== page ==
By IBON FOUNDATION
Posted by Bulatlat.com
MANILA — The January to May 2009 fiscal deficit of the national government that reached an alarming P123.2 billion ($2.5 billion) signifies that the country is on the verge of a renewed fiscal crisis. Among others this underscores the need to revisit the country’s debt policy to a maximum of outright debt cancellation to free up domestic resources for dealing with the raging crisis.
This five-month deficit is nearly seven times the budget deficit of P18.8 billion during the same period last year. It is also half of the latest full-year target of P250 billion and already far above the earlier full-year targets of just P40 billion announced in October 2008 and then of P101.3 billion declared in January 2009.
According to Ibon, this foreshadows soaring debt service, depressed spending on social services and eventually higher taxes, as what the country experienced in 2002.
A deficit of this size this early in the year is alarming especially because the impact of the global crisis has yet to fully play out in the domestic economy including on revenue collections. As it is, the government deficit trend is worryingly similar to that in 2002 when it reached a record P210.7 billion, which was equivalent to 5.4 percent of GDP. The first quarter deficit in 2002 of P61.2 billion was equivalent to 6.8 percent of GDP while the first quarter 2009 deficit of P119.7 billion is ominously similar at 6.9 percent of GDP.
The record fiscal deficit in 2002 ushered in a long period of soaring debt service and declining spending on social services that culminated in the implementation of the repressive RVAT in November 2005. Interest and principal payments on debt amounted to P2,963 billion over the period 2002-2006, and by 2006 were taking up nearly P0.90 of every P1 in revenues collected. These payments were made at the expense of social services and the five-year period saw the share of education in the national budget falling from 16.9 percent to 13.8 percent and that of health from 2 percent to 1.5 percent.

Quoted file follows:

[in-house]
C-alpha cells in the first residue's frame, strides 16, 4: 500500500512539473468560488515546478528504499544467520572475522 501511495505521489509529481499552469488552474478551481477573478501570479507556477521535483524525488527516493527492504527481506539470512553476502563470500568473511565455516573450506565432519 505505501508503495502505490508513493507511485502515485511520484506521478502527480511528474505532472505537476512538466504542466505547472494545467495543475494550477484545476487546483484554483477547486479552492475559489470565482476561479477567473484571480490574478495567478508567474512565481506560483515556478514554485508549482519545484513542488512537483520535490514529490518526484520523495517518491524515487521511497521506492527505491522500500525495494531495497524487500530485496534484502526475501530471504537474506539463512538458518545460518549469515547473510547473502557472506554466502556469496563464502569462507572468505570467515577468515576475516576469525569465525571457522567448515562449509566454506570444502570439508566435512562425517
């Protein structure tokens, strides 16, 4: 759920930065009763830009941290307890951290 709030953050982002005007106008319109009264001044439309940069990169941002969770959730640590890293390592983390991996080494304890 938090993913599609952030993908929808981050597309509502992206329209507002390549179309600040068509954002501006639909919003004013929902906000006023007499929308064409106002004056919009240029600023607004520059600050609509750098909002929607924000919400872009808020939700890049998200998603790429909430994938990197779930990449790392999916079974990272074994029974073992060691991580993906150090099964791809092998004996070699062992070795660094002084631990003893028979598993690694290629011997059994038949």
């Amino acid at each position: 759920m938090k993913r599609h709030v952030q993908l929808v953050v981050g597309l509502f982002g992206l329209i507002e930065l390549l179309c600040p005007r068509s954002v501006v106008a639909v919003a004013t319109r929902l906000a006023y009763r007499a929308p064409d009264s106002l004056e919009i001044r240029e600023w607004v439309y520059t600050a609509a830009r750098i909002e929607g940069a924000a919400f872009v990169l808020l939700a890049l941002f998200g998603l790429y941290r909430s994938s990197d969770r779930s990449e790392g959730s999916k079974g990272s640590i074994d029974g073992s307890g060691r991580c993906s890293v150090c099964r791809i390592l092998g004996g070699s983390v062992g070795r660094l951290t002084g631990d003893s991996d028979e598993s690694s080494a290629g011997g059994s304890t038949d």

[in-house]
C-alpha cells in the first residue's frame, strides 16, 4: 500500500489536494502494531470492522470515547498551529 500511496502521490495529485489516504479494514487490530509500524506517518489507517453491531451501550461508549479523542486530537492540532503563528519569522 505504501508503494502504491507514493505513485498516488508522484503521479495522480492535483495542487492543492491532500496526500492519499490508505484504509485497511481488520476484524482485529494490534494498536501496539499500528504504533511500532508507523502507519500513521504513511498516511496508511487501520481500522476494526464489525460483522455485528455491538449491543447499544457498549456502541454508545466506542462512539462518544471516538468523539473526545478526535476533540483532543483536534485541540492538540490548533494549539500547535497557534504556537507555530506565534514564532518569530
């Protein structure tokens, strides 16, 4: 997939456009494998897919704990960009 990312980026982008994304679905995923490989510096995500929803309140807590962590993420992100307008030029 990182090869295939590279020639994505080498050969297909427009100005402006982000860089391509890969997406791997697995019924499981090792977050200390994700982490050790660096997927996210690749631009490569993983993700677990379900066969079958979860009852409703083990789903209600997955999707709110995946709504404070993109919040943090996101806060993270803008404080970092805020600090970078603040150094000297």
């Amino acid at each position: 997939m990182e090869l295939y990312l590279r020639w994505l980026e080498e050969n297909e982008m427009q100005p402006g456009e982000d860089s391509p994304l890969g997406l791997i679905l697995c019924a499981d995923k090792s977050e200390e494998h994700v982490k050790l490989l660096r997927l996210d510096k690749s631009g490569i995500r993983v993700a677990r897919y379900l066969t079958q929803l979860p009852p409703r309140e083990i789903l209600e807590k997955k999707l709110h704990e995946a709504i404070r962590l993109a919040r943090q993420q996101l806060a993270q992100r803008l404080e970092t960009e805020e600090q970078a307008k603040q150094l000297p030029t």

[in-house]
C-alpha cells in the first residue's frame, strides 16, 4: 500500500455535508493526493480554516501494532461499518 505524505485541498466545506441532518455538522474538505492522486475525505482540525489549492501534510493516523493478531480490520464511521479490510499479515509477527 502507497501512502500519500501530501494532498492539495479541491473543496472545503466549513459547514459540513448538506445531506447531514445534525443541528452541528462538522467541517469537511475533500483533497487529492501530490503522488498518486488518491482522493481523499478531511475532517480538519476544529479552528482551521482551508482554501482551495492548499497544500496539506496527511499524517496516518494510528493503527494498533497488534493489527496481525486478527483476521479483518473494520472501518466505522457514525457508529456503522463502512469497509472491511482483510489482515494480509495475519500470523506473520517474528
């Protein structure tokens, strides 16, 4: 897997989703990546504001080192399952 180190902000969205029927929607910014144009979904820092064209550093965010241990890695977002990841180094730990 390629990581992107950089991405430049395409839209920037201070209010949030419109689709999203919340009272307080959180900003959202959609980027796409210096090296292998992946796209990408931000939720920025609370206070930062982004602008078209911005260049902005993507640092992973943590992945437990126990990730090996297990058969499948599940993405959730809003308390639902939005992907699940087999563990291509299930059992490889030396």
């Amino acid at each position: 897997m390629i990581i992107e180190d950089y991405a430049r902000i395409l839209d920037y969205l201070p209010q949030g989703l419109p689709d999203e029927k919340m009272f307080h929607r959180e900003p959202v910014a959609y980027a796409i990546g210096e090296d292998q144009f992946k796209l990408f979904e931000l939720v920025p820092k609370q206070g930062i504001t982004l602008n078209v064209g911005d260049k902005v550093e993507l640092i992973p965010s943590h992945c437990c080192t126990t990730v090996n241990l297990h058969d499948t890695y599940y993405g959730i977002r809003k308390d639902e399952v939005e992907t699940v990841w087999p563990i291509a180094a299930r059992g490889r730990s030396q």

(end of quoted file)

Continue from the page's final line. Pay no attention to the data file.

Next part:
The fiscal crisis that started in 2002 was used to justify the imposition of new taxes through RVAT in 2005. The new RVAT law increased the tax burden on Filipinos by some P290 billion over the years 2006-2008.
Revenue collection fell in absolute terms in 2009 compared to the year before. Total revenues in the first five months of 2009 of P456.2 billion was 5.4 percent down from the same period last year. Drastically slowing economic growth amid the global turmoil and a moderating of global oil prices is part of the reason for this, which could even be worse in the coming months.
But the fundamental reason for chronic revenue shortfall is government’s liberalization policy itself, which defaults on the collection of corporate, foreign and trade taxes. As it is the government’s tax effort has barely kept pace with nominal growth in gross national product (GNP) and has at times even lagged behind. Revenue increases in the 2006-2008 period have been largely due to the new RVAT law (P290 billion, including the effects of the global oil price hikes) and unprecedented but one-shot privatization (P128 billion). If these are factored out of revenues then the government’s revenue effort, or revenues measured as a percentage of GNP, actually declines to around 14 percent in 2008 or the lowest in over two decades.
If revenue performance for the rest of the year remains the same as in the January to May period, the national government could face a deficit of some P287.9 billion by the end of 2009. If economic growth remains flat this year, which is a conservative estimate because a contraction is very possible, then this implies a deficit of 3.8 percent of GDP– less than but approaching 2002 levels. Outstanding NG debt in any case already increased in 2008 at the fastest rate of growth in five years and as of March 2009 stood at P4.229 trillion ($88 billion). These are the early signs of intensified fiscal distress.
According to Ibon, the more basic reason for the government’s fiscal troubles is that it is dealing with this according to distorted priorities. Economic managers are quick to push for new taxes, higher government fees and charges, and cutbacks on social services spending. Yet the most important sources of deficit pressures are un-addressed: graft and corruption, trade liberalization, foreign investment incentives, unproductive debt service, and military spending, the research group said. (Bulatlat.com)